We know that Moman was there at the convention because that was where he and Dan Penn wrote The Dark End Of The Street. Chips was in the final stages of readying American Sound for its incredible run as the home of the hits. He had assembled his 'American Group' one by one, and had just about succeeded in luring Penn away from Rick Hall at Fame. He knew that Richbourg wanted that 'Memphis Sound', and he offered him the chance to get it. When the timeless record Penn and Moman had written for James Carr hit the streets in February of 1967, I'm sure John R played it to death.

When he flipped over Aretha's number one hit a month later, there was yet another untouchable song by these two guys. Richbourg knew talent when he saw it, and would become one of the first customers through the door at 827 Thomas Street, along with Papa Don, Buddy Killen and Jerry Wexler. As near as I can figure it, Joe Simon's top 50 R&B hit Put Your Trust In Me (SS7 2583), which hit the charts that June, was the first side he cut at American. According to the label, it was arranged by Chips Moman. Chips would also be credited as a co-producer on the label's next release, the funky Jive Mother-In-Law by Jamo Thomas.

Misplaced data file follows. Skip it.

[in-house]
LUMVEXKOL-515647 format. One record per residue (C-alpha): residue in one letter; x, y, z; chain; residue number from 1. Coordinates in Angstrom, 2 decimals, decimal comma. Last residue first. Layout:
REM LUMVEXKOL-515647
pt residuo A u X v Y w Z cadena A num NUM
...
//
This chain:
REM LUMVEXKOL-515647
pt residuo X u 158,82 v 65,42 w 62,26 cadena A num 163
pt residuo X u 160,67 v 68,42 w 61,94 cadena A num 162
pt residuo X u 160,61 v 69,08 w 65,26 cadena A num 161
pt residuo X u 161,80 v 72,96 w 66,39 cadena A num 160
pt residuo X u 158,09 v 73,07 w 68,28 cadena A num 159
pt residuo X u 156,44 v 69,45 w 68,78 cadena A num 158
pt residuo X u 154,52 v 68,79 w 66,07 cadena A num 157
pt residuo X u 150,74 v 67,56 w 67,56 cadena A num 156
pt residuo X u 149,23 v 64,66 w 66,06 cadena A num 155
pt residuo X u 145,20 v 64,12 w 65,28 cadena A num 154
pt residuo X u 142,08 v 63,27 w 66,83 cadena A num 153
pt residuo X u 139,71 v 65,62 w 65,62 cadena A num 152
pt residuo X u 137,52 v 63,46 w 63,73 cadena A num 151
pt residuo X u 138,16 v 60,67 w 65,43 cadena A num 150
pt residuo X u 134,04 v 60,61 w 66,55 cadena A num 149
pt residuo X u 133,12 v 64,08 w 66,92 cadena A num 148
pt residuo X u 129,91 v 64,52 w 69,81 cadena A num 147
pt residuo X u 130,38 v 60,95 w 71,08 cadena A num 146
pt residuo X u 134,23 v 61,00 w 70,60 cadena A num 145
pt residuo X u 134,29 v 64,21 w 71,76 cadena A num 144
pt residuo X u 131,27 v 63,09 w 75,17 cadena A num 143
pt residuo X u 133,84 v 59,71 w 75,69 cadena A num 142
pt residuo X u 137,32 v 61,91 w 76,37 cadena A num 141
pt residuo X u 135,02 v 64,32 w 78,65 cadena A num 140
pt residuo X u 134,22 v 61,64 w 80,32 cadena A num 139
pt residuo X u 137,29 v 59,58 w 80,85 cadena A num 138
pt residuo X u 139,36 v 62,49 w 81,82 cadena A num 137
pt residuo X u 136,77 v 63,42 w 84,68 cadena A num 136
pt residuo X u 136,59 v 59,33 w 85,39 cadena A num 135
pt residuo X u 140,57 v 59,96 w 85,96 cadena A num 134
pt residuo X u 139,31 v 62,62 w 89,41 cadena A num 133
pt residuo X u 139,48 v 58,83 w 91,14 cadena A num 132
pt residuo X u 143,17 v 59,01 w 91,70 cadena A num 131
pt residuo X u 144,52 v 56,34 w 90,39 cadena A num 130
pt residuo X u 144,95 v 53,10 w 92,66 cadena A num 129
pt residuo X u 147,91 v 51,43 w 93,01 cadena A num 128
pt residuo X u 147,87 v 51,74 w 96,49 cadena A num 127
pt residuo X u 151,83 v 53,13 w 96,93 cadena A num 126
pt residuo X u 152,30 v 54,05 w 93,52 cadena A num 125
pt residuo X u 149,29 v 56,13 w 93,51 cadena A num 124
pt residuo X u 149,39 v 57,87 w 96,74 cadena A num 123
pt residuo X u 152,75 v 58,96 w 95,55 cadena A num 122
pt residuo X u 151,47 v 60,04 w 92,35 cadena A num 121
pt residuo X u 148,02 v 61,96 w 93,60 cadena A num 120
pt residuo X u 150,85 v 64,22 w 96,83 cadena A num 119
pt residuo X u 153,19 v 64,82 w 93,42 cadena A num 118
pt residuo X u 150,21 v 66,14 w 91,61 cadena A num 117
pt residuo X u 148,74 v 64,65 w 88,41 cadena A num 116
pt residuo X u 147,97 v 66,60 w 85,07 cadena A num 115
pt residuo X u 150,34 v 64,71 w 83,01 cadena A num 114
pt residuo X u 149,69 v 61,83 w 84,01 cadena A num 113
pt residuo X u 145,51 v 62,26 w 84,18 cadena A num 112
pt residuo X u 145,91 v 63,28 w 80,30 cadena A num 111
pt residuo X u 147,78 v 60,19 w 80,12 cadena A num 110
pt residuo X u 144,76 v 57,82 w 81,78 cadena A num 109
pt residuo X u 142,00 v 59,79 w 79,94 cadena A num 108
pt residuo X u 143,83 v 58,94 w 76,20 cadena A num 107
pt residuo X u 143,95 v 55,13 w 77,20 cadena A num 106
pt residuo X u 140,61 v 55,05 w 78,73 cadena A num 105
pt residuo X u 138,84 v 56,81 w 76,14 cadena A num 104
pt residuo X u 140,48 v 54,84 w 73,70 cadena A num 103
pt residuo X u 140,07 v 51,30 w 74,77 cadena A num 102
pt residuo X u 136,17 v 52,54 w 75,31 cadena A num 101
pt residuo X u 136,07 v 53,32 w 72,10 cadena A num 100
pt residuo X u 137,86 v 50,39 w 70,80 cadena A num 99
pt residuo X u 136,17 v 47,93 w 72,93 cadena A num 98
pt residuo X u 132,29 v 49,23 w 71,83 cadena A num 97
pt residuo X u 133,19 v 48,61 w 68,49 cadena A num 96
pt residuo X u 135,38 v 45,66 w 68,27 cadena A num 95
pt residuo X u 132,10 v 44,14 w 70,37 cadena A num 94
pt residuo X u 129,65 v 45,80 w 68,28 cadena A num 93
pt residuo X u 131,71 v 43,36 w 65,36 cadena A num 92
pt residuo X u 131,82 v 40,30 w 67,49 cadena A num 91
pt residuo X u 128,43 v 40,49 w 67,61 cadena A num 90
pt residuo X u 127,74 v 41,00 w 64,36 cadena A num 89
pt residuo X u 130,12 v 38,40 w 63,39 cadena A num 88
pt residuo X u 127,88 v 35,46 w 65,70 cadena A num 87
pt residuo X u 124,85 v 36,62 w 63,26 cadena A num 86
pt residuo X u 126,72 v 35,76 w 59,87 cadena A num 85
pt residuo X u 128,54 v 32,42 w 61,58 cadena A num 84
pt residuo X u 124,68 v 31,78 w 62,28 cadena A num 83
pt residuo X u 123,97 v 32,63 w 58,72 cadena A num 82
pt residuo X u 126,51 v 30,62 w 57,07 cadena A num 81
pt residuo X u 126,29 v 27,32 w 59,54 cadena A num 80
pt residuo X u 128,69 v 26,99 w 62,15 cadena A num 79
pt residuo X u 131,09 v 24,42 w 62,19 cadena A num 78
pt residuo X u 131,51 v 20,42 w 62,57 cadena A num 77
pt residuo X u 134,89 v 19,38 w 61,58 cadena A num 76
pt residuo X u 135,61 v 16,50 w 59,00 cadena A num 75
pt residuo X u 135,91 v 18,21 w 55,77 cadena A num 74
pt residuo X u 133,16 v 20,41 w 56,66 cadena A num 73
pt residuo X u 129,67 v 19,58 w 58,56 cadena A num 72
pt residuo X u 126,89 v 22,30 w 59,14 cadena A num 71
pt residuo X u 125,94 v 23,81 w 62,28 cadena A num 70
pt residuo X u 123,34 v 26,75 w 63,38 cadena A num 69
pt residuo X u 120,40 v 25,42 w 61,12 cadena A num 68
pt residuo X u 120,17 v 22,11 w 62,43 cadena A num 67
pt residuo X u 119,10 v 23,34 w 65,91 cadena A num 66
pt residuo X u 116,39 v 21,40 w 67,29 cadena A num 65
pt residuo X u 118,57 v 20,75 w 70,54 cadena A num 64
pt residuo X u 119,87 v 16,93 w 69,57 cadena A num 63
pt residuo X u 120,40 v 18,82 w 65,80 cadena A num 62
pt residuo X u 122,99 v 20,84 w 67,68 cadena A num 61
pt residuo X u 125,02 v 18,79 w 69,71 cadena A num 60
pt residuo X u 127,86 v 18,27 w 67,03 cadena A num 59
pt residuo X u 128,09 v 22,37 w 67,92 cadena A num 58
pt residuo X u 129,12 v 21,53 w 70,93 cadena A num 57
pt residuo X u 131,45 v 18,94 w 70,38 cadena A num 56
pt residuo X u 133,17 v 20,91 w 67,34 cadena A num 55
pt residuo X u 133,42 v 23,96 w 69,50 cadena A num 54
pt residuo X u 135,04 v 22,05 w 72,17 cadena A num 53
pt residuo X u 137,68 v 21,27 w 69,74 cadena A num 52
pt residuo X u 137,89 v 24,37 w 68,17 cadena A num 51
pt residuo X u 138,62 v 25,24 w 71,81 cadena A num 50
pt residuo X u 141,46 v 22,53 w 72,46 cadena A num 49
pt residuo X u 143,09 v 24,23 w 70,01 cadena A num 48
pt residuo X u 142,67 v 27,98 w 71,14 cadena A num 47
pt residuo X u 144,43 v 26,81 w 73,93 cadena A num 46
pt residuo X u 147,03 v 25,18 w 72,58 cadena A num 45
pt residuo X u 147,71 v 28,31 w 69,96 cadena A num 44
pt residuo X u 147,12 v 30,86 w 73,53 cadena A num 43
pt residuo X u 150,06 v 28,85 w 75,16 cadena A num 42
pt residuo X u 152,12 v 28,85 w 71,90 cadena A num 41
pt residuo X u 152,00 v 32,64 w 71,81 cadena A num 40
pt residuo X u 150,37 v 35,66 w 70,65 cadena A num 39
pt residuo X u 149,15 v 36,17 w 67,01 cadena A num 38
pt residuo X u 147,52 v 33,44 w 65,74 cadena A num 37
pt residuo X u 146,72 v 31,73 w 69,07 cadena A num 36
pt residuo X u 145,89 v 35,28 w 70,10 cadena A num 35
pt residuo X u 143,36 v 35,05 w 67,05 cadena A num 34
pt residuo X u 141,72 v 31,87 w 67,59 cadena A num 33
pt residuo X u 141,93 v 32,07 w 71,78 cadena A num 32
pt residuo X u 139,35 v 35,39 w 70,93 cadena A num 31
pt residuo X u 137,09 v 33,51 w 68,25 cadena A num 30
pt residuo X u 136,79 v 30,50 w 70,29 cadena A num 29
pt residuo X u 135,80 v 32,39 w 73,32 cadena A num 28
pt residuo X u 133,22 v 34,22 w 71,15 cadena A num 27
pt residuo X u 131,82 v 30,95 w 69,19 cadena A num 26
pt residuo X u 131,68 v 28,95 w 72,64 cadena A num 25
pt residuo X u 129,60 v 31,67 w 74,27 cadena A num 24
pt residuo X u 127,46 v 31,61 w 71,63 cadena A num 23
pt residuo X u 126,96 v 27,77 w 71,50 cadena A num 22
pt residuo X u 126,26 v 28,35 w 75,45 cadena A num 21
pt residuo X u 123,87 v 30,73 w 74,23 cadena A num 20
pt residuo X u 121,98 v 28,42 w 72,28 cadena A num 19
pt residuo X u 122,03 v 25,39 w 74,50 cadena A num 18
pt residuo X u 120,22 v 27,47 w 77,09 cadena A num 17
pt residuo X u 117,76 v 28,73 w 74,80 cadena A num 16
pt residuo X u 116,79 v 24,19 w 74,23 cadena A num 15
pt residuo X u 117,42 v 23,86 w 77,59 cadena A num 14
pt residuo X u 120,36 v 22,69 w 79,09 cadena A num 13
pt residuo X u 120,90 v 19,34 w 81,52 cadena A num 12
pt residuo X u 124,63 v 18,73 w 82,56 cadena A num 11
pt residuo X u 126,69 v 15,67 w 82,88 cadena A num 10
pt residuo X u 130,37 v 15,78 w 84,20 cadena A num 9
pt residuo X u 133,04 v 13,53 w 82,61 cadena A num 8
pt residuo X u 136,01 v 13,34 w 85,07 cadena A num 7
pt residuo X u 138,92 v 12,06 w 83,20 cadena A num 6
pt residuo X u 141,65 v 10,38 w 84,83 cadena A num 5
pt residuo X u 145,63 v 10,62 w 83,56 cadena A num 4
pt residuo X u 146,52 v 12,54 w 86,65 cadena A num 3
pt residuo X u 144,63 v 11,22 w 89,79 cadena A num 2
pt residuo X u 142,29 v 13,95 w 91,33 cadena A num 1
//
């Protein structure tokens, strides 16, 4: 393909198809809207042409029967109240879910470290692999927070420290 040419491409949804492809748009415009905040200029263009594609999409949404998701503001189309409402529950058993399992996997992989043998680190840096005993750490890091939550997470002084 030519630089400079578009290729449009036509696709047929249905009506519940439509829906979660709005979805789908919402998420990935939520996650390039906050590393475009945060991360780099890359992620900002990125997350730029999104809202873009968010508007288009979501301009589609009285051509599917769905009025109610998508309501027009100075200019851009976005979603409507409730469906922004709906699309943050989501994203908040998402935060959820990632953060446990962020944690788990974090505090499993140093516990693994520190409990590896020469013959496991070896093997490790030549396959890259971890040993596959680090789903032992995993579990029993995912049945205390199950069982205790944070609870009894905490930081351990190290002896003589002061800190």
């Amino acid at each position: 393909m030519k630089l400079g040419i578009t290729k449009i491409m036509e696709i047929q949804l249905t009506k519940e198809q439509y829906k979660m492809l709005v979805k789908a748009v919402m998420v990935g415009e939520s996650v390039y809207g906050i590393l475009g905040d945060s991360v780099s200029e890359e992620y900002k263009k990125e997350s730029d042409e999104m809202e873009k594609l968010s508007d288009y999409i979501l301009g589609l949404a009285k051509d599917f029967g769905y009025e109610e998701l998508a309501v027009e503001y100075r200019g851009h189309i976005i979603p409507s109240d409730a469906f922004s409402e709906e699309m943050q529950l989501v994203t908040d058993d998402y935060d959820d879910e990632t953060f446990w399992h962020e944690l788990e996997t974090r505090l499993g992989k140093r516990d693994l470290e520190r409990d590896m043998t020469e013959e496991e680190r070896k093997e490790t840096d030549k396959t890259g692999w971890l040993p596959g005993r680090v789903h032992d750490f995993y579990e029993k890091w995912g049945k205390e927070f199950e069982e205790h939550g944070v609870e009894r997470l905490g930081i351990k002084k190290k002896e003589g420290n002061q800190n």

The next three Sound Stage 7 singles represent a little known body of work by the other half of the team, Dan Penn. Beginning with Sam Baker's That's All I Want From You (2585), Penn would become John R's arranger. Lattimore was up next, and this wonderfully deep selection we have here shows just how good Penn was at finding that place where soul lives. Taken in context with the label's next record, Roscoe Shelton's There's A Heartbreak Somewhere (which, like It's Such A Sad, Sad World, would feature all three of them harmonizing on the vocals), it's like this hidden pocket of Southern Soul arranged by one of the key figures in its development at the top of his game. As we've seen, though, within a couple of months the success of The Letter changed things between Penn and Moman and the moment was gone...